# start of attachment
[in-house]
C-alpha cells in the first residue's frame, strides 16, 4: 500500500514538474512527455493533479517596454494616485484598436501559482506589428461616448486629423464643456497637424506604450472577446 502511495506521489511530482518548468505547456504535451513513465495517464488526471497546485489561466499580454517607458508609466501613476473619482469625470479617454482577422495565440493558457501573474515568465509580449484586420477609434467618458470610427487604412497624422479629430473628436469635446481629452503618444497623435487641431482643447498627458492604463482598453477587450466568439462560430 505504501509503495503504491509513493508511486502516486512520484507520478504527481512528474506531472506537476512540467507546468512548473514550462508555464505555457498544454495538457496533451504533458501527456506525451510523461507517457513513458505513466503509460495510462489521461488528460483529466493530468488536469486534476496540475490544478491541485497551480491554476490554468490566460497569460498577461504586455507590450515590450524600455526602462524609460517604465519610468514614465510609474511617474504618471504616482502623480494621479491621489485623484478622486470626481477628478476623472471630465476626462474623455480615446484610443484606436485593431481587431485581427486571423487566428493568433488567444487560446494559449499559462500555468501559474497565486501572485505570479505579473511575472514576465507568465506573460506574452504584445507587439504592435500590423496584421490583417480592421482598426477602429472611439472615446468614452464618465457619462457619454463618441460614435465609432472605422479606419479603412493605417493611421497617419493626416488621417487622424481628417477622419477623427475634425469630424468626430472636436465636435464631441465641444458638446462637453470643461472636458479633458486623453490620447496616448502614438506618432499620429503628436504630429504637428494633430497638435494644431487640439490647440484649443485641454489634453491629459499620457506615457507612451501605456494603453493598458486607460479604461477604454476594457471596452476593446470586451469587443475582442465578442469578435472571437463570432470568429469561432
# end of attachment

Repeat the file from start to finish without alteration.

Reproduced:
[in-house]
C-alpha cells in the first residue's frame, strides 16, 4: 500500500514538474512527455493533479517596454494616485484598436501559482506589428461616448486629423464643456497637424506604450472577446 502511495506521489511530482518548468505547456504535451513513465495517464488526471497546485489561466499580454517607458508609466501613476473619482469625470479617454482577422495565440493558457501573474515568465509580449484586420477609434467618458470610427487604412497624422479629430473628436469635446481629452503618444497623435487641431482643447498627458492604463482598453477587450466568439462560430 505504501509503495503504491509513493508511486502516486512520484507520478504527481512528474506531472506537476512540467507546468512548473514550462508555464505555457498544454495538457496533451504533458501527456506525451510523461507517457513513458505513466503509460495510462489521461488528460483529466493530468488536469486534476496540475490544478491541485497551480491554476490554468490566460497569460498577461504586455507590450515590450524600455526602462524609460517604465519610468514614465510609474511617474504618471504616482502623480494621479491621489485623484478622486470626481477628478476623472471630465476626462474623455480615446484610443484606436485593431481587431485581427486571423487566428493568433488567444487560446494559449499559462500555468501559474497565486501572485505570479505579473511575472514576465507568465506573460506574452504584445507587439504592435500590423496584421490583417480592421482598426477602429472611439472615446468614452464618465457619462457619454463618441460614435465609432472605422479606419479603412493605417493611421497617419493626416488621417487622424481628417477622419477623427475634425469630424468626430472636436465636435464631441465641444458638446462637453470643461472636458479633458486623453490620447496616448502614438506618432499620429503628436504630429504637428494633430497638435494644431487640439490647440484649443485641454489634453491629459499620457506615457507612451501605456494603453493598458486607460479604461477604454476594457471596452476593446470586451469587443475582442465578442469578435472571437463570432470568429469561432